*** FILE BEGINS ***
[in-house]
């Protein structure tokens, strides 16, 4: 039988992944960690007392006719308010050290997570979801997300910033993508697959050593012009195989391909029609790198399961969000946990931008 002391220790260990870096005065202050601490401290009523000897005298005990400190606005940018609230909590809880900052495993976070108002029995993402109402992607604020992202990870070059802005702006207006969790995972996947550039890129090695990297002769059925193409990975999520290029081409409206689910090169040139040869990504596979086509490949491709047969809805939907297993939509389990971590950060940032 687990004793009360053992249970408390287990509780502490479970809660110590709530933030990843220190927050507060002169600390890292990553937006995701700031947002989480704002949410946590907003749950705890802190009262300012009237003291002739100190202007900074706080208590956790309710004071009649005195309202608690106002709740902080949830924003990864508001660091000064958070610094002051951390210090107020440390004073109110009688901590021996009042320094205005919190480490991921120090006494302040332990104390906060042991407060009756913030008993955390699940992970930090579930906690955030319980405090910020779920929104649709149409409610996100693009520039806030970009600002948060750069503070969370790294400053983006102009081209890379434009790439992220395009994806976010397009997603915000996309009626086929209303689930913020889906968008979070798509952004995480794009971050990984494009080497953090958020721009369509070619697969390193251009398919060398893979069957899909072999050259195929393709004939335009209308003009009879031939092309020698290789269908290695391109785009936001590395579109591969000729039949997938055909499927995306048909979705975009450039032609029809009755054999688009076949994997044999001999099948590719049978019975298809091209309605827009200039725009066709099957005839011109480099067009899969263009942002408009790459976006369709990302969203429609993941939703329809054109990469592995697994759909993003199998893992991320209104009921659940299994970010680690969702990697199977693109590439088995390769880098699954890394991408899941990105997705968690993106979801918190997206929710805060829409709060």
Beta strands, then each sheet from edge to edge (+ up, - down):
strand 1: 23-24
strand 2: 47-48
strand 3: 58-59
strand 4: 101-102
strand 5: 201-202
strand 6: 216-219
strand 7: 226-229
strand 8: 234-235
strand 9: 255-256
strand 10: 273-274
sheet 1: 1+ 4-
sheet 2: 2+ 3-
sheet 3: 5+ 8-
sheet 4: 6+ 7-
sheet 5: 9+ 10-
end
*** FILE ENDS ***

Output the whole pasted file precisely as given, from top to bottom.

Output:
[in-house]
């Protein structure tokens, strides 16, 4: 039988992944960690007392006719308010050290997570979801997300910033993508697959050593012009195989391909029609790198399961969000946990931008 002391220790260990870096005065202050601490401290009523000897005298005990400190606005940018609230909590809880900052495993976070108002029995993402109402992607604020992202990870070059802005702006207006969790995972996947550039890129090695990297002769059925193409990975999520290029081409409206689910090169040139040869990504596979086509490949491709047969809805939907297993939509389990971590950060940032 687990004793009360053992249970408390287990509780502490479970809660110590709530933030990843220190927050507060002169600390890292990553937006995701700031947002989480704002949410946590907003749950705890802190009262300012009237003291002739100190202007900074706080208590956790309710004071009649005195309202608690106002709740902080949830924003990864508001660091000064958070610094002051951390210090107020440390004073109110009688901590021996009042320094205005919190480490991921120090006494302040332990104390906060042991407060009756913030008993955390699940992970930090579930906690955030319980405090910020779920929104649709149409409610996100693009520039806030970009600002948060750069503070969370790294400053983006102009081209890379434009790439992220395009994806976010397009997603915000996309009626086929209303689930913020889906968008979070798509952004995480794009971050990984494009080497953090958020721009369509070619697969390193251009398919060398893979069957899909072999050259195929393709004939335009209308003009009879031939092309020698290789269908290695391109785009936001590395579109591969000729039949997938055909499927995306048909979705975009450039032609029809009755054999688009076949994997044999001999099948590719049978019975298809091209309605827009200039725009066709099957005839011109480099067009899969263009942002408009790459976006369709990302969203429609993941939703329809054109990469592995697994759909993003199998893992991320209104009921659940299994970010680690969702990697199977693109590439088995390769880098699954890394991408899941990105997705968690993106979801918190997206929710805060829409709060």
Beta strands, then each sheet from edge to edge (+ up, - down):
strand 1: 23-24
strand 2: 47-48
strand 3: 58-59
strand 4: 101-102
strand 5: 201-202
strand 6: 216-219
strand 7: 226-229
strand 8: 234-235
strand 9: 255-256
strand 10: 273-274
sheet 1: 1+ 4-
sheet 2: 2+ 3-
sheet 3: 5+ 8-
sheet 4: 6+ 7-
sheet 5: 9+ 10-
end